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HMRC has released proposals for implementing new Capital Gains Tax rules which will crack down on UK residents electing second homes as their main residence as well as targetting non-UK residents buying in this country.

HMRC has now confirmed the new non-resident CGT will be realised only on profit made on divestment after next spring; gains made before April 2015 will be ring-fenced.

There are a number of different rates: 18 per cent of the gain for lower rate tax payers, 20 per cent if the property is rented and held in a corporate wrapper and 28 per cent for higher rate tax payers.

Non-residents will obtain private residence relief from CGT if they meet the '90 day rule' - that is, where the property is used as a main residence for more than 90 days. This rule will now be applied to UK second home owners as well.

Agents are still calculating what effect this may have on second homes owned and purchased by UK residents, but central London analysts say the measures which apply to non-residents will probably not hit the capital's high-value market.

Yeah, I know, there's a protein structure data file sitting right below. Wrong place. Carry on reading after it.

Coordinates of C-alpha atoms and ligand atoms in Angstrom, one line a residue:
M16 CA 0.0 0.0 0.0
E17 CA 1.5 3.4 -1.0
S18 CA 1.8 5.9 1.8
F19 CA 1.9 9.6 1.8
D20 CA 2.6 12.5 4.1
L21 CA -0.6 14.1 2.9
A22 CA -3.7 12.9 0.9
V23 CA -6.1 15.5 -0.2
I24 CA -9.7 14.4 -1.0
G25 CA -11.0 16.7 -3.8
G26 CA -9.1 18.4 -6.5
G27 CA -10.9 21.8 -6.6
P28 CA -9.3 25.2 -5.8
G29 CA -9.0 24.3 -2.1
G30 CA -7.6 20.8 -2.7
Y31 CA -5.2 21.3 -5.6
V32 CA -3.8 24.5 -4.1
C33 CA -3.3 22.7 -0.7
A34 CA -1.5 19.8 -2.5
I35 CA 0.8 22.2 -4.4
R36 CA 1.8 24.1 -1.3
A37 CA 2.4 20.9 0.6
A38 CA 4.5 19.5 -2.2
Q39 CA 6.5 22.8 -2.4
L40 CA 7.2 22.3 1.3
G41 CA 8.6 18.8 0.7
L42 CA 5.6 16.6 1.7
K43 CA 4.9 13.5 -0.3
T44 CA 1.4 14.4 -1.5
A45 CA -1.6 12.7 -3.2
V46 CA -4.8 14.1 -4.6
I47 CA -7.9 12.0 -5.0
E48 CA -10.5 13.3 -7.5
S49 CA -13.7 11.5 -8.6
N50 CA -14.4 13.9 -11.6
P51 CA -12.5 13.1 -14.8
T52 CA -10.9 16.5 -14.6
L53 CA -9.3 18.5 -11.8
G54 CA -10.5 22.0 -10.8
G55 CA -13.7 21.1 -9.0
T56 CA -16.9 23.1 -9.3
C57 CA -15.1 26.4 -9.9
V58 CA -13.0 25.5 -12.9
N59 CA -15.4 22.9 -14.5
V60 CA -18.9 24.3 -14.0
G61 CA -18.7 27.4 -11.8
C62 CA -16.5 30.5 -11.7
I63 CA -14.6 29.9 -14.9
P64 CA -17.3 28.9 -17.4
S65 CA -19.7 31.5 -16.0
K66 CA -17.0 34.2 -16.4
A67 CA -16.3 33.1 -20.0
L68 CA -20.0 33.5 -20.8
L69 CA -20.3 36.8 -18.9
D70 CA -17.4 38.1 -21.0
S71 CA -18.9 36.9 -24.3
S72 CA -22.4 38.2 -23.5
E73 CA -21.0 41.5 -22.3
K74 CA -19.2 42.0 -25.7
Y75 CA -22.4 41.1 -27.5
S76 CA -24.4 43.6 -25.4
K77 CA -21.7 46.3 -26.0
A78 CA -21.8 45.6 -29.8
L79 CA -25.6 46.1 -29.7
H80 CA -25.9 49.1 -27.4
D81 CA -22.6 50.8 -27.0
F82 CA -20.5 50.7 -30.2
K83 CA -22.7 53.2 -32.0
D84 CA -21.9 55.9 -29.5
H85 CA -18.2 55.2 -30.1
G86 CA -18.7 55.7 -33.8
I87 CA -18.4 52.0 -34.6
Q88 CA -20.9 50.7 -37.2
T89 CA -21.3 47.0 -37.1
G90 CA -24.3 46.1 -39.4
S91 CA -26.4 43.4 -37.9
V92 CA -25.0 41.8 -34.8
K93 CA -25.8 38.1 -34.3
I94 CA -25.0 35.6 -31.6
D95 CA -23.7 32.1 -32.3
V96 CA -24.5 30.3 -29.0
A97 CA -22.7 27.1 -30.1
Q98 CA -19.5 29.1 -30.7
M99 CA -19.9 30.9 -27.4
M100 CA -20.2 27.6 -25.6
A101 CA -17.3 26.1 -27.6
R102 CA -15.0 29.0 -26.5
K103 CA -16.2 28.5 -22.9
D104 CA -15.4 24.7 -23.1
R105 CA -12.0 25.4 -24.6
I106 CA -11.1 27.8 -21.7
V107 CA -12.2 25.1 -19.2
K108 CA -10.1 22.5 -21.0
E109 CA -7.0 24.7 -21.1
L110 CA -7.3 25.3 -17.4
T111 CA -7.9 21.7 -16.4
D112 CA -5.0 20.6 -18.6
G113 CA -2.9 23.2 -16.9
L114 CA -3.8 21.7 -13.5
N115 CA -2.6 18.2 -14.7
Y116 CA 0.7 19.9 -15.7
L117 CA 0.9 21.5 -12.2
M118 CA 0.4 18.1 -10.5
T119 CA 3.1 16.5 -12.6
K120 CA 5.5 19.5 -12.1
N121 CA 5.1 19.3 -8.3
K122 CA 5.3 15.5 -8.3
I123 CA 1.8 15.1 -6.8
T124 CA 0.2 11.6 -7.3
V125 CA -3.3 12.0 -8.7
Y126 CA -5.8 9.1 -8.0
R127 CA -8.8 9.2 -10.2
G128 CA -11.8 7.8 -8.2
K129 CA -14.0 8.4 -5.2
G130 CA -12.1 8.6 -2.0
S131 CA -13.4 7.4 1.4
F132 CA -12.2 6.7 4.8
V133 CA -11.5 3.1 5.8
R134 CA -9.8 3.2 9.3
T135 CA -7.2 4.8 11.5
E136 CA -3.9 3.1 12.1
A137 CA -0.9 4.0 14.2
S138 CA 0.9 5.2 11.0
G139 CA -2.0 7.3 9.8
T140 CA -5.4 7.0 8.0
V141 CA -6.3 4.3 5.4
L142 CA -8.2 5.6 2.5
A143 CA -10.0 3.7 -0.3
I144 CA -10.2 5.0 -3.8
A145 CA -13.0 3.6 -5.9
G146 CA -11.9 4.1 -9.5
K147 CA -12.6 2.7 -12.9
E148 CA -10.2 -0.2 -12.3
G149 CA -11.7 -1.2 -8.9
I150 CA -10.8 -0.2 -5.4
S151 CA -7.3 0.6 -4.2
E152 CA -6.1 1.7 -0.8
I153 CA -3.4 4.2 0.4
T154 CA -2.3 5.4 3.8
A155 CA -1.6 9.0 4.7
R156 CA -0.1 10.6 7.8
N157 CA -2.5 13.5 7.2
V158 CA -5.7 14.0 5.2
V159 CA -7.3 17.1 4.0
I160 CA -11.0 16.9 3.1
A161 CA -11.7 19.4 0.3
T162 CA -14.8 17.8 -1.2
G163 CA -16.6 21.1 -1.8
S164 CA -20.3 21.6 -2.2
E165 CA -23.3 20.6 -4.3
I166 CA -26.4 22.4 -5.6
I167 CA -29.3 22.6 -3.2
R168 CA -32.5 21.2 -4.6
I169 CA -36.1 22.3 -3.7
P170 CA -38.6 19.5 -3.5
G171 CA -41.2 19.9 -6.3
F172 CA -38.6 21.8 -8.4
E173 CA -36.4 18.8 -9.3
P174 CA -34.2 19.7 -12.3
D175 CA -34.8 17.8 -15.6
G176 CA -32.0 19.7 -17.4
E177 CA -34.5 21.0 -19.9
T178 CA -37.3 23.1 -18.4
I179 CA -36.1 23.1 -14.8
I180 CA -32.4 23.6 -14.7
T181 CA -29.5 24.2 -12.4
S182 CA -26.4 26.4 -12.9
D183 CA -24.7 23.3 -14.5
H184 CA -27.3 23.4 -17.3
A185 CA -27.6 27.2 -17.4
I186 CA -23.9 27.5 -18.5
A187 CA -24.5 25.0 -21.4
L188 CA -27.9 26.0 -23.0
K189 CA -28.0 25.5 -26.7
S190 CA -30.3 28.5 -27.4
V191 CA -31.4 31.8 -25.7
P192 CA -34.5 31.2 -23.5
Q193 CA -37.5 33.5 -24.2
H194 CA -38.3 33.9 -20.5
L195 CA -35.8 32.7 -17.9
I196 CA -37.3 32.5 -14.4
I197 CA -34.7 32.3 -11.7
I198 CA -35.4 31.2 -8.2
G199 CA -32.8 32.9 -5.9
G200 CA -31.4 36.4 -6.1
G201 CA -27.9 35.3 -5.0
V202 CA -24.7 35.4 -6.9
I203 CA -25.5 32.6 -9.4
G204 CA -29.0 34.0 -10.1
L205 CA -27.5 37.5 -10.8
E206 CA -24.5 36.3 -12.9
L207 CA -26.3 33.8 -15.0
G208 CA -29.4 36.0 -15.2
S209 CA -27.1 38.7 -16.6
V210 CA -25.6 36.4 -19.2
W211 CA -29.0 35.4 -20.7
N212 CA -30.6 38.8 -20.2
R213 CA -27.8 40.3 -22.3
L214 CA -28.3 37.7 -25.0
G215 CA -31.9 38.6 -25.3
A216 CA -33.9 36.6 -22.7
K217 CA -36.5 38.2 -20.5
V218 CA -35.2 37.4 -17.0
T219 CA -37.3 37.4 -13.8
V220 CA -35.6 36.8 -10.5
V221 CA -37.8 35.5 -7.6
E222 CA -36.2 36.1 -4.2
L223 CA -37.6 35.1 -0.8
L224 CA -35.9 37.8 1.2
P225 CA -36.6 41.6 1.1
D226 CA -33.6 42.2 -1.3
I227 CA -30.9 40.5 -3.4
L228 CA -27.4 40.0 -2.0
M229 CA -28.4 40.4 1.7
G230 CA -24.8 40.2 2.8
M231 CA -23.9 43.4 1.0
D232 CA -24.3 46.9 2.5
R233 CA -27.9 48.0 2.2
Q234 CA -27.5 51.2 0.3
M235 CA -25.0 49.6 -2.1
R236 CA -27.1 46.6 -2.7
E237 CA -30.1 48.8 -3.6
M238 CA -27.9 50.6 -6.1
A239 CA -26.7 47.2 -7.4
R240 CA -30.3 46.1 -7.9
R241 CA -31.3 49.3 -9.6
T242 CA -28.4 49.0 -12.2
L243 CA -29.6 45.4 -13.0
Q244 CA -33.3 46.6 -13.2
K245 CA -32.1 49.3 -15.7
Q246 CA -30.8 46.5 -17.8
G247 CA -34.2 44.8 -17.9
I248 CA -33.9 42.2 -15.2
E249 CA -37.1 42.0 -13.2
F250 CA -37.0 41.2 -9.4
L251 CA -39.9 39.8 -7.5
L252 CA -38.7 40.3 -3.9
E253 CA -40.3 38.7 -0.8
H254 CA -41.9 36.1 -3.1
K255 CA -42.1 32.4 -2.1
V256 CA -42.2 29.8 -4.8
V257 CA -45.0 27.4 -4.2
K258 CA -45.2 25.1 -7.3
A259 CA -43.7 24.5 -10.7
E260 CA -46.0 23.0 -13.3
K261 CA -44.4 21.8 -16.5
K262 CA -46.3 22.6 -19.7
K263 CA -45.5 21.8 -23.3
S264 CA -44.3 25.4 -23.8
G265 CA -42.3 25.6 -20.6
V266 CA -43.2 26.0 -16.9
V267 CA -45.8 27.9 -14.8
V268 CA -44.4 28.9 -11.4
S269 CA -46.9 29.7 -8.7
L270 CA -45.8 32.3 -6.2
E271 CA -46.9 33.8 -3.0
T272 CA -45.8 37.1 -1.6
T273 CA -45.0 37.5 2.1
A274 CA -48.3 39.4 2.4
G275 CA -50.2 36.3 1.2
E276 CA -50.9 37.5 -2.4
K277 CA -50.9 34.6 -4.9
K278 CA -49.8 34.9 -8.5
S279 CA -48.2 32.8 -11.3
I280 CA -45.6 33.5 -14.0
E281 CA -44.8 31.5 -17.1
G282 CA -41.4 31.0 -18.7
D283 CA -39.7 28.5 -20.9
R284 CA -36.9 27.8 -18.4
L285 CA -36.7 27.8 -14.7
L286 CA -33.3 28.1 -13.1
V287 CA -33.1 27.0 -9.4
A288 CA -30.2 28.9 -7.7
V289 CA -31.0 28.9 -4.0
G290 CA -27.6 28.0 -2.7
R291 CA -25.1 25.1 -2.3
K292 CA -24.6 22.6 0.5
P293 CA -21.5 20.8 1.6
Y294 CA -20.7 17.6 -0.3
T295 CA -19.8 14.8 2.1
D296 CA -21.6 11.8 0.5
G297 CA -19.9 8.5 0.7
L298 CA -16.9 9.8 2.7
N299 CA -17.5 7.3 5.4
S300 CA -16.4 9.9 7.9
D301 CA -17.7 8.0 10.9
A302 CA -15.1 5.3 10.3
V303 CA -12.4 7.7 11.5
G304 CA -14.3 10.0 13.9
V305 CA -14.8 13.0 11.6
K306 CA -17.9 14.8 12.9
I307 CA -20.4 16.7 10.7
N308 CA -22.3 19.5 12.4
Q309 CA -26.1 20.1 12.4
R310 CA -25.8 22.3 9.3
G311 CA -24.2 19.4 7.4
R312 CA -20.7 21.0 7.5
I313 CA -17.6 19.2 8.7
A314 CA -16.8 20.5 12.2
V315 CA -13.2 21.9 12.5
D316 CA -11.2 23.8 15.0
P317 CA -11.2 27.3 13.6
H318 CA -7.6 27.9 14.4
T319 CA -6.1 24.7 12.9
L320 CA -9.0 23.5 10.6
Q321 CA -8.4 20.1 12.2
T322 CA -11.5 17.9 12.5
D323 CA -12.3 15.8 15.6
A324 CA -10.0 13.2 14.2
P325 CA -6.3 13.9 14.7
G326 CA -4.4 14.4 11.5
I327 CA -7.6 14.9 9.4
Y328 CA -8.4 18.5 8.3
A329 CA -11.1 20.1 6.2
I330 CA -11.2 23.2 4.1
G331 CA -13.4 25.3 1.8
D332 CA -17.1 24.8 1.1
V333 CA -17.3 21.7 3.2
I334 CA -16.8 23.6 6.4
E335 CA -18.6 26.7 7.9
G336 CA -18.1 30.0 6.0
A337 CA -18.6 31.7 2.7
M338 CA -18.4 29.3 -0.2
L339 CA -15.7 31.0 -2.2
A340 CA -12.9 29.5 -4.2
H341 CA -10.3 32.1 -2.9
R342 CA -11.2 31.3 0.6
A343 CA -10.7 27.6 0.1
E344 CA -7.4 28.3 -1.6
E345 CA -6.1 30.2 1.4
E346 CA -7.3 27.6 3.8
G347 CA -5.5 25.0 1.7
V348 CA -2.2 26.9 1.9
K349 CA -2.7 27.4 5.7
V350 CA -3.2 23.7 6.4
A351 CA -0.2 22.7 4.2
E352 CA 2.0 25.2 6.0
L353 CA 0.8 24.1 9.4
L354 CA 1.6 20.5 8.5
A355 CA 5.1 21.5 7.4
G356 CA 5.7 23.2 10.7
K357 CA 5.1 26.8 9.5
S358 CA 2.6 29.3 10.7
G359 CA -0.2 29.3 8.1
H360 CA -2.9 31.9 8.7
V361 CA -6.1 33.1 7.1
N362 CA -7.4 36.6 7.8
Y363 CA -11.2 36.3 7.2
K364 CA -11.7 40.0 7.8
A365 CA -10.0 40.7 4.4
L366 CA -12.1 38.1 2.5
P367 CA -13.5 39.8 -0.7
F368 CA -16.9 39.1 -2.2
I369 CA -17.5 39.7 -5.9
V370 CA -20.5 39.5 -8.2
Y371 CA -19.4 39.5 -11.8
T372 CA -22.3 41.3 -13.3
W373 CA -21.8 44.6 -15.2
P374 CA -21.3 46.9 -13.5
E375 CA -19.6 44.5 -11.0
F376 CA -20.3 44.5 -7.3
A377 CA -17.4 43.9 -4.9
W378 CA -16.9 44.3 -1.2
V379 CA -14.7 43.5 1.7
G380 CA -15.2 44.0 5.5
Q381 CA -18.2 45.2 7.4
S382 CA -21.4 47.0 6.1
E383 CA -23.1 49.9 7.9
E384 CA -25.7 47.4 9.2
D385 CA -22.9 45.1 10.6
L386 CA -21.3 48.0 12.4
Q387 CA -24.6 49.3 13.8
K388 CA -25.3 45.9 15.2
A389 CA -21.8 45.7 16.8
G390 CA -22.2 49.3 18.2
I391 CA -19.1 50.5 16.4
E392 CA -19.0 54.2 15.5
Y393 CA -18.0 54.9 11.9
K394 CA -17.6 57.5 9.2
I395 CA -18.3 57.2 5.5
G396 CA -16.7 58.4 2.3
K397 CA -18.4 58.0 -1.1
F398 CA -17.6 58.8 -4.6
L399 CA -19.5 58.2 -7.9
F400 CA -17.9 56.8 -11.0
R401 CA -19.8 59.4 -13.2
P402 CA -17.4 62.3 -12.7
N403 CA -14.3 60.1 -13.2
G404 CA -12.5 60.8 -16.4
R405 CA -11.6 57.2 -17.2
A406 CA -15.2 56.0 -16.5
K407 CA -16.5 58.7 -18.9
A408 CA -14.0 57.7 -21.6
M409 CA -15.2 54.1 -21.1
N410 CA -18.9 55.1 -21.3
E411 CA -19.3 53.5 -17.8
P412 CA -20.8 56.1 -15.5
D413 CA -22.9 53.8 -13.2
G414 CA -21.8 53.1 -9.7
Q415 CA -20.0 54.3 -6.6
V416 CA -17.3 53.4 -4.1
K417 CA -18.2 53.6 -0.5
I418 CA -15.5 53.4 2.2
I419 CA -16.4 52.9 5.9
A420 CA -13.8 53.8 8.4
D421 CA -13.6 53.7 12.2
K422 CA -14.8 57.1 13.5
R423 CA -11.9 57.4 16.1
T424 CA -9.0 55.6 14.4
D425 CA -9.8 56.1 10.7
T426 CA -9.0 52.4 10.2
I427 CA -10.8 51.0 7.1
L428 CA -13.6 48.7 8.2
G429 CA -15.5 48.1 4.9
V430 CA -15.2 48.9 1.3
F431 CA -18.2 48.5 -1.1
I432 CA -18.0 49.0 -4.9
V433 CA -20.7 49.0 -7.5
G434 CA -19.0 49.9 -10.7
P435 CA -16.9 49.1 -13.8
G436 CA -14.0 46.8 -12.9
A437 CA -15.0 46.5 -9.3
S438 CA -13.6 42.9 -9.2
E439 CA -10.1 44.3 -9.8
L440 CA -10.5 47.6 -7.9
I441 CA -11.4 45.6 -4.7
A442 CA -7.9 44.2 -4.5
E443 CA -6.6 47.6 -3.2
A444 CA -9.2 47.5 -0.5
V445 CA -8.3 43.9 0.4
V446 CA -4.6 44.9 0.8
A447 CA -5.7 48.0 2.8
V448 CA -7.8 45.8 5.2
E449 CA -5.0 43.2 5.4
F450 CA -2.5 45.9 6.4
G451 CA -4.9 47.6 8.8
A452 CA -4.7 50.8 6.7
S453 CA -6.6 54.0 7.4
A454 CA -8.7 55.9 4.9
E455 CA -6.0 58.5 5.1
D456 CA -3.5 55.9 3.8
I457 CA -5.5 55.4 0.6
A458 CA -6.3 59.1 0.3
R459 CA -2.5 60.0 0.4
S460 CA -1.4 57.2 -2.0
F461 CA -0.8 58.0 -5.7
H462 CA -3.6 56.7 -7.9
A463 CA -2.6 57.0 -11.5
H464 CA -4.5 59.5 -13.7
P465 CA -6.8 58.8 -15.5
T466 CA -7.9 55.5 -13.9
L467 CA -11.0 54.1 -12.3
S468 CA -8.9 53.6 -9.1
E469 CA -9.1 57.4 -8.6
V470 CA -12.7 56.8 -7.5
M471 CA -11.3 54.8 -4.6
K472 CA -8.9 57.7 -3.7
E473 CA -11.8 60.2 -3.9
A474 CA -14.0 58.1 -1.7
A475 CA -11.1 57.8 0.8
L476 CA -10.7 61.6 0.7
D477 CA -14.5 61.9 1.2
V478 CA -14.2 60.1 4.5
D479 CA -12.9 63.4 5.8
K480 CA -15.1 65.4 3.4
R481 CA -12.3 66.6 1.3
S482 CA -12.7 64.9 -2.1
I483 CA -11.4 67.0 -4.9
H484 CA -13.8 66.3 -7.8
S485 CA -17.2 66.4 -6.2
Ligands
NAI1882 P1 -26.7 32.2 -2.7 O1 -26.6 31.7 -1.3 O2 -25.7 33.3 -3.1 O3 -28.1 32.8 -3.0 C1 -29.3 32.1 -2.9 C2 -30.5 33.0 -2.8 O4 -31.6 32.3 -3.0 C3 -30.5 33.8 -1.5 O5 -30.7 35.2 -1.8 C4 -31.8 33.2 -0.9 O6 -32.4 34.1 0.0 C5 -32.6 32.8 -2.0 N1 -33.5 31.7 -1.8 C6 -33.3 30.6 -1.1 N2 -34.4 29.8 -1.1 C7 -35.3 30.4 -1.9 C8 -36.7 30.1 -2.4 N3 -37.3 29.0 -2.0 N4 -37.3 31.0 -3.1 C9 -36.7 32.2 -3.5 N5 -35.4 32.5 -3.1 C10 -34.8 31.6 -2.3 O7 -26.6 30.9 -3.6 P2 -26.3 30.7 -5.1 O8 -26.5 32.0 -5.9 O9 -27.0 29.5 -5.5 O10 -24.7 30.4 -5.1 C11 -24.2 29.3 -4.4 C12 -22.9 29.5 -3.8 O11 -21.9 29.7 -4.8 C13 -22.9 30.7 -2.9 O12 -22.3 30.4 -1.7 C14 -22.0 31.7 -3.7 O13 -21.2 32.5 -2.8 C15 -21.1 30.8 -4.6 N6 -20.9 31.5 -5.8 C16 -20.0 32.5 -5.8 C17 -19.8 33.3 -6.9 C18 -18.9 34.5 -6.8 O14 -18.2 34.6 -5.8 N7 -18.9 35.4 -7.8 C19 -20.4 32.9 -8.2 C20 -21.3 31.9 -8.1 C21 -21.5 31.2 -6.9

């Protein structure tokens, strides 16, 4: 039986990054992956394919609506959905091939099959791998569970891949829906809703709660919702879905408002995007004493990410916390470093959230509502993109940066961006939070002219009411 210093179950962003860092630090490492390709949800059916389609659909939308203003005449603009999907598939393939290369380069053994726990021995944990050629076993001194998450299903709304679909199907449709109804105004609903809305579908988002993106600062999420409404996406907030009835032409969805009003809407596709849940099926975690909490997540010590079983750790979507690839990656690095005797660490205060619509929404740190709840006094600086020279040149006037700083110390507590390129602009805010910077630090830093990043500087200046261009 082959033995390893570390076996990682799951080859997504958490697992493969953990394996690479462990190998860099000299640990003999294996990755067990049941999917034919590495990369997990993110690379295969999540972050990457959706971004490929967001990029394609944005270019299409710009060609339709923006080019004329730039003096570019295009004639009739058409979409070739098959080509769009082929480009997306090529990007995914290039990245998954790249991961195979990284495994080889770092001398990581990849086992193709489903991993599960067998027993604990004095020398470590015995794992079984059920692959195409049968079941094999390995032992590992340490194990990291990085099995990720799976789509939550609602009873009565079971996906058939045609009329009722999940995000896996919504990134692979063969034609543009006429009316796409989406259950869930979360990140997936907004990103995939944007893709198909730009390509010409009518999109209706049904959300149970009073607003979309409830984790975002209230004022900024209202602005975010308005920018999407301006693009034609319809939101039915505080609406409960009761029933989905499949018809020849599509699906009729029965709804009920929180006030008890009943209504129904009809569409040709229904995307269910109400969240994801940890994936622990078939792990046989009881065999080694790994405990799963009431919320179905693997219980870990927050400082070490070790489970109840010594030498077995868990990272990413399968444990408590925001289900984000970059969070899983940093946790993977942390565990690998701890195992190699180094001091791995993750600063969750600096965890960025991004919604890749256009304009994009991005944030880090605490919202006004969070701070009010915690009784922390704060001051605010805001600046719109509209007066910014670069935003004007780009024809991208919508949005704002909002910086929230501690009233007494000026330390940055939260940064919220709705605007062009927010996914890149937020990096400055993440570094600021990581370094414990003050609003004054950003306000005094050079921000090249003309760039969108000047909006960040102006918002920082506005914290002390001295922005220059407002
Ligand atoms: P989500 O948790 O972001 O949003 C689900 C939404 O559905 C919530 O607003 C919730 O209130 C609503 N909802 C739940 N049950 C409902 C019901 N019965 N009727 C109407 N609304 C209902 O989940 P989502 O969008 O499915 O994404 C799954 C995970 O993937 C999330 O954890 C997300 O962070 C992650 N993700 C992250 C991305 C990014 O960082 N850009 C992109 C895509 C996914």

It's to be expected that prime central London growth will taper off in the short term, given the high growth levels already seen and the traditional market jitters before any general election when transactions can fall as much as 15 per cent says Naomi Heaton, chief executive of London Central Portfolio, a property consultancy.

There's no evidence that the long term fundamentals for growth will not remain in place and the new non-resident CGT in 2015 will not have an impact she says.


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